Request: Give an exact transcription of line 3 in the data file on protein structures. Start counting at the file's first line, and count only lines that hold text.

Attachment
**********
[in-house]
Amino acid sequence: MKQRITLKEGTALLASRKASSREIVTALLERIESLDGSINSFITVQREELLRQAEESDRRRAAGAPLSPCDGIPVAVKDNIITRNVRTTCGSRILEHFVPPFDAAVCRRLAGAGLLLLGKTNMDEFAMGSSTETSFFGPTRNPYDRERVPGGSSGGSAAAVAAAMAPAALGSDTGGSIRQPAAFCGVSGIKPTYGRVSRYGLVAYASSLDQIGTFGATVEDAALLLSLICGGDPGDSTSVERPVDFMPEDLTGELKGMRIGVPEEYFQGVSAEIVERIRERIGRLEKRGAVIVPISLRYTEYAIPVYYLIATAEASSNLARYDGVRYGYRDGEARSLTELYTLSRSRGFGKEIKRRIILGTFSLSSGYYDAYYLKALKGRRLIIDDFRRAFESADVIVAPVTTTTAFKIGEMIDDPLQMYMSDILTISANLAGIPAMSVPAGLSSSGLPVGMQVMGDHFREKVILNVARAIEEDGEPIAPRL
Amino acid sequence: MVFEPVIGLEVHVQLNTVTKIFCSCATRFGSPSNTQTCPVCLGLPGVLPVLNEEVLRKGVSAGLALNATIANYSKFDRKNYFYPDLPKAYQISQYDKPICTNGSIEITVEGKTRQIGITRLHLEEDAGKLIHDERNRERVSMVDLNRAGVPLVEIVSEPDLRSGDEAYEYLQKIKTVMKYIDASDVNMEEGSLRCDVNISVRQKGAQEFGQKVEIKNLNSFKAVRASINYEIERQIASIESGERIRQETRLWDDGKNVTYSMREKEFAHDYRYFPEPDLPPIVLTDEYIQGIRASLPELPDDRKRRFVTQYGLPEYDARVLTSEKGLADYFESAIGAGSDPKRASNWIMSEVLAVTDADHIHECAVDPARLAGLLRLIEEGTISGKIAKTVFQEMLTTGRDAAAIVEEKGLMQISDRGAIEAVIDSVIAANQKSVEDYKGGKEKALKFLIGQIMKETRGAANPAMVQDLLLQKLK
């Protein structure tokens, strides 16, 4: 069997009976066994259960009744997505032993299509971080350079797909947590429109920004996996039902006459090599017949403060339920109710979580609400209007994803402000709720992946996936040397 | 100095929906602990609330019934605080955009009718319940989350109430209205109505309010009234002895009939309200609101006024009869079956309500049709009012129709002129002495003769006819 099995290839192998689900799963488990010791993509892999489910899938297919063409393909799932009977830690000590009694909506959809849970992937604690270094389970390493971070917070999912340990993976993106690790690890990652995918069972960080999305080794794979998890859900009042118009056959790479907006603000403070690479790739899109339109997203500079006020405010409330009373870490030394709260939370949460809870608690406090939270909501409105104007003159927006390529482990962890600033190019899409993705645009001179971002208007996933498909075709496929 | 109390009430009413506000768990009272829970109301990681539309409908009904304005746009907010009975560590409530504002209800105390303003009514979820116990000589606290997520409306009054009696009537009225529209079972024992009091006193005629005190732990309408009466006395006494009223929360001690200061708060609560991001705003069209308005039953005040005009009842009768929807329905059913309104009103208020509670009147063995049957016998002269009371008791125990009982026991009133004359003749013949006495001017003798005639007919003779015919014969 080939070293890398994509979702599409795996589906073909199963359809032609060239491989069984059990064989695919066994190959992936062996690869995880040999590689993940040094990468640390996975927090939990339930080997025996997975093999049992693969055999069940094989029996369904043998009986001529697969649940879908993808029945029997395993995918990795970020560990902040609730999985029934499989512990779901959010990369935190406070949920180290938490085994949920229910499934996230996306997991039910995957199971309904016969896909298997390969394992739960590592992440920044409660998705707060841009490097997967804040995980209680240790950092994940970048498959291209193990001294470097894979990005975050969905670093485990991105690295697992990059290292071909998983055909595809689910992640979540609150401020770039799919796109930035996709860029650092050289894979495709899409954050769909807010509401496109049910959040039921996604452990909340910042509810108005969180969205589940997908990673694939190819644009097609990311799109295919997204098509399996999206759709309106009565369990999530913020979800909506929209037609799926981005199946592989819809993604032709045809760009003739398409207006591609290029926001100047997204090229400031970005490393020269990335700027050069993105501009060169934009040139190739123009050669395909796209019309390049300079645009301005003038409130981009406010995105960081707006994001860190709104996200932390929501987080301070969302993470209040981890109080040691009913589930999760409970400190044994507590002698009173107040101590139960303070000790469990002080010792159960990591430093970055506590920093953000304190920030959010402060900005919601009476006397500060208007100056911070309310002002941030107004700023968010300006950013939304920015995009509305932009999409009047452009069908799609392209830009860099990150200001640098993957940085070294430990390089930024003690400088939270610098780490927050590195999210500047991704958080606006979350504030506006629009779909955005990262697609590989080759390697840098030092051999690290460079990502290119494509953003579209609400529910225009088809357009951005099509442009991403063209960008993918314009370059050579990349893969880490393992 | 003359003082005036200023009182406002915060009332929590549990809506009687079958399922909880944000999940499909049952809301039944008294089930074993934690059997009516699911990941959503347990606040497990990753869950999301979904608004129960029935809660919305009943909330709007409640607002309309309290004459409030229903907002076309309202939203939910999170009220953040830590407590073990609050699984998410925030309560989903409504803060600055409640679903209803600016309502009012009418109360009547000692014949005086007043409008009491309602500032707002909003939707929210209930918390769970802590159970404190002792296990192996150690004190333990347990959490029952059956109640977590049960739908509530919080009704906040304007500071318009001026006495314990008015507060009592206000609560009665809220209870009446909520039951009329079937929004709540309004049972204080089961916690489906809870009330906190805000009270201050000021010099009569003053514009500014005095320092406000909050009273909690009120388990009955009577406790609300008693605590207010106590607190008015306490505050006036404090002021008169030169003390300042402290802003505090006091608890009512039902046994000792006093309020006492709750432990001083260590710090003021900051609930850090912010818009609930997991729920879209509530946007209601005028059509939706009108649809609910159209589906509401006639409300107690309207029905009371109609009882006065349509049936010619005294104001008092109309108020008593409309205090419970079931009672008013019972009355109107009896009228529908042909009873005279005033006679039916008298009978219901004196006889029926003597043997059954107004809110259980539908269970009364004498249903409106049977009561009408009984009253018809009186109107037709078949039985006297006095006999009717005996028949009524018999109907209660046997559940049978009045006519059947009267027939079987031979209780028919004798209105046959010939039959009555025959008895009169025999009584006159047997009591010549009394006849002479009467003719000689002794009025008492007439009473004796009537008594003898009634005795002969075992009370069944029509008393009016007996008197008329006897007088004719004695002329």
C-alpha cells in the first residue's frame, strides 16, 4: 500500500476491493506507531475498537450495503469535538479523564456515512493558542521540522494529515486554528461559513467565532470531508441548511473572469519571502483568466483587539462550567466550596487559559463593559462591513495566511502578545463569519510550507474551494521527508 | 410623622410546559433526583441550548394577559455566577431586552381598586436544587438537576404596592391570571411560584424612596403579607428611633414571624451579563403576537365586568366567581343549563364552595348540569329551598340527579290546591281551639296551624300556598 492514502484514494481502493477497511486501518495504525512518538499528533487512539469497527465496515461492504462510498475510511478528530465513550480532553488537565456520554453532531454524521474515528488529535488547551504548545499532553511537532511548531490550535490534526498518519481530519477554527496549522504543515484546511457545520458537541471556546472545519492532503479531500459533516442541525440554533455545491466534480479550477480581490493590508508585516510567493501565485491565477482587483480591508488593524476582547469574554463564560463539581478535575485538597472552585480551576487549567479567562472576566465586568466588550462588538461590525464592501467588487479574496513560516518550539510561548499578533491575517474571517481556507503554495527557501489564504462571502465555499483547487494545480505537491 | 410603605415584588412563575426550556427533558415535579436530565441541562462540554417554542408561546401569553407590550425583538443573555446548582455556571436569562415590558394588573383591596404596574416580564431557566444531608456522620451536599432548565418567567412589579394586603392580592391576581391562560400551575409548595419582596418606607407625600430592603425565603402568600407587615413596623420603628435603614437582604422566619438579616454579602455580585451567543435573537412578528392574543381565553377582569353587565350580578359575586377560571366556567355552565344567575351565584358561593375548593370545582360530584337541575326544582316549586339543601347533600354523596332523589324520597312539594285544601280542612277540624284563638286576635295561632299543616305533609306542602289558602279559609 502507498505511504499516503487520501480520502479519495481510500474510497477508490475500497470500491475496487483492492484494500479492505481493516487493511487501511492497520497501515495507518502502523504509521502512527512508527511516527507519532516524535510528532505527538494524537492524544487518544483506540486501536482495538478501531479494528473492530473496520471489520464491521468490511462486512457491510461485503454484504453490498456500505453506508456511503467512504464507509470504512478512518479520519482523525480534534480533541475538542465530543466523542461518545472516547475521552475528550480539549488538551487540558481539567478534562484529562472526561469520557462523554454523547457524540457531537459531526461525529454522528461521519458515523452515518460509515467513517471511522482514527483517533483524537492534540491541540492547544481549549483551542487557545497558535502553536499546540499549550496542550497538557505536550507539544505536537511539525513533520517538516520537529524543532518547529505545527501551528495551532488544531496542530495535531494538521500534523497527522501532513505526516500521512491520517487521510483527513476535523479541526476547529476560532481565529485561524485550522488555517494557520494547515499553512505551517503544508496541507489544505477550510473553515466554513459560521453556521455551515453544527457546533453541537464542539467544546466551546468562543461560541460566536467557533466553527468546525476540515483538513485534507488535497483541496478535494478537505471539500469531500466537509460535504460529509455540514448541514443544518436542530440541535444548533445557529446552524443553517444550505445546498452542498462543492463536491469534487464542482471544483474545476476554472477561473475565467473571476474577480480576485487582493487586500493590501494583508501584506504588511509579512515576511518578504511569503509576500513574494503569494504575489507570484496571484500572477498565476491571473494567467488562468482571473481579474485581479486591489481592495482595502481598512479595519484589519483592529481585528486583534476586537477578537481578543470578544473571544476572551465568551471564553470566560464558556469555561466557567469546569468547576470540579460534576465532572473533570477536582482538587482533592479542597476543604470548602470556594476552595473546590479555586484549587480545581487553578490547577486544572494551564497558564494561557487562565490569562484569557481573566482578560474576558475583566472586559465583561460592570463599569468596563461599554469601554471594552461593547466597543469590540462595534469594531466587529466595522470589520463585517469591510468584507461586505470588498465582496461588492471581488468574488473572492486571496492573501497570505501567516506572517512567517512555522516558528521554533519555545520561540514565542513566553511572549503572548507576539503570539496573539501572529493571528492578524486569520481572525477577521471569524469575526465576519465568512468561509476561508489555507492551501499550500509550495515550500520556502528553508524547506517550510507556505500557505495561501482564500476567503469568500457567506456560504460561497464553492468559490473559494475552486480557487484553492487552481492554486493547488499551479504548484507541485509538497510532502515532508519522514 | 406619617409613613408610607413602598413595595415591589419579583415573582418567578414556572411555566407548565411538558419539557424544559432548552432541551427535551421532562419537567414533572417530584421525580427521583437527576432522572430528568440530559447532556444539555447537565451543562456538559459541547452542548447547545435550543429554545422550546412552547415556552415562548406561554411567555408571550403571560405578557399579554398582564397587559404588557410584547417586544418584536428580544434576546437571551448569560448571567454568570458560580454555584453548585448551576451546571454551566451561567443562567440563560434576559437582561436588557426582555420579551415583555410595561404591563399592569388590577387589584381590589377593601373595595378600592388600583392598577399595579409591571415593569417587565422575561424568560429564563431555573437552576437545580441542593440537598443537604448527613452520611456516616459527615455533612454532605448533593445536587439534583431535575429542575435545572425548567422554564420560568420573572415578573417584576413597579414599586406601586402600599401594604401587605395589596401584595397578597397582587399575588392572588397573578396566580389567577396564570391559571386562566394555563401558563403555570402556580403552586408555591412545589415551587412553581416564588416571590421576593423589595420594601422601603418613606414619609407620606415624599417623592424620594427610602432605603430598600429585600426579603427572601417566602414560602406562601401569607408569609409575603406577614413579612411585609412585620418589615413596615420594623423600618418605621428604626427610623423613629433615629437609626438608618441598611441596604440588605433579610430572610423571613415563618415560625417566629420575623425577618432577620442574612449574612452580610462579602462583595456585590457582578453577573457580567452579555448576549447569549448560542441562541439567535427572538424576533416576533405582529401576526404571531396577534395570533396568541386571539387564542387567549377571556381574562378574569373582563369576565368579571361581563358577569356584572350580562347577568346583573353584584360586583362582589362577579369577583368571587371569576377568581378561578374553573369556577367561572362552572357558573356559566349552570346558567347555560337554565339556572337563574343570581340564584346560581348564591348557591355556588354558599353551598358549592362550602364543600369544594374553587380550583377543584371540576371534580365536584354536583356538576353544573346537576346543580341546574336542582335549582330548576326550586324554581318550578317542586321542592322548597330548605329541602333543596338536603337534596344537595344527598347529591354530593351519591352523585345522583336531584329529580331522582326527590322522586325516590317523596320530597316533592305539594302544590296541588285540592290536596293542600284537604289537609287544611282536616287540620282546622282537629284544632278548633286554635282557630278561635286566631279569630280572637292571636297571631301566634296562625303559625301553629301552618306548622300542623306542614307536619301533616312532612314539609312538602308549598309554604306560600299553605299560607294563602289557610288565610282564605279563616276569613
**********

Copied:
Amino acid sequence: MVFEPVIGLEVHVQLNTVTKIFCSCATRFGSPSNTQTCPVCLGLPGVLPVLNEEVLRKGVSAGLALNATIANYSKFDRKNYFYPDLPKAYQISQYDKPICTNGSIEITVEGKTRQIGITRLHLEEDAGKLIHDERNRERVSMVDLNRAGVPLVEIVSEPDLRSGDEAYEYLQKIKTVMKYIDASDVNMEEGSLRCDVNISVRQKGAQEFGQKVEIKNLNSFKAVRASINYEIERQIASIESGERIRQETRLWDDGKNVTYSMREKEFAHDYRYFPEPDLPPIVLTDEYIQGIRASLPELPDDRKRRFVTQYGLPEYDARVLTSEKGLADYFESAIGAGSDPKRASNWIMSEVLAVTDADHIHECAVDPARLAGLLRLIEEGTISGKIAKTVFQEMLTTGRDAAAIVEEKGLMQISDRGAIEAVIDSVIAANQKSVEDYKGGKEKALKFLIGQIMKETRGAANPAMVQDLLLQKLK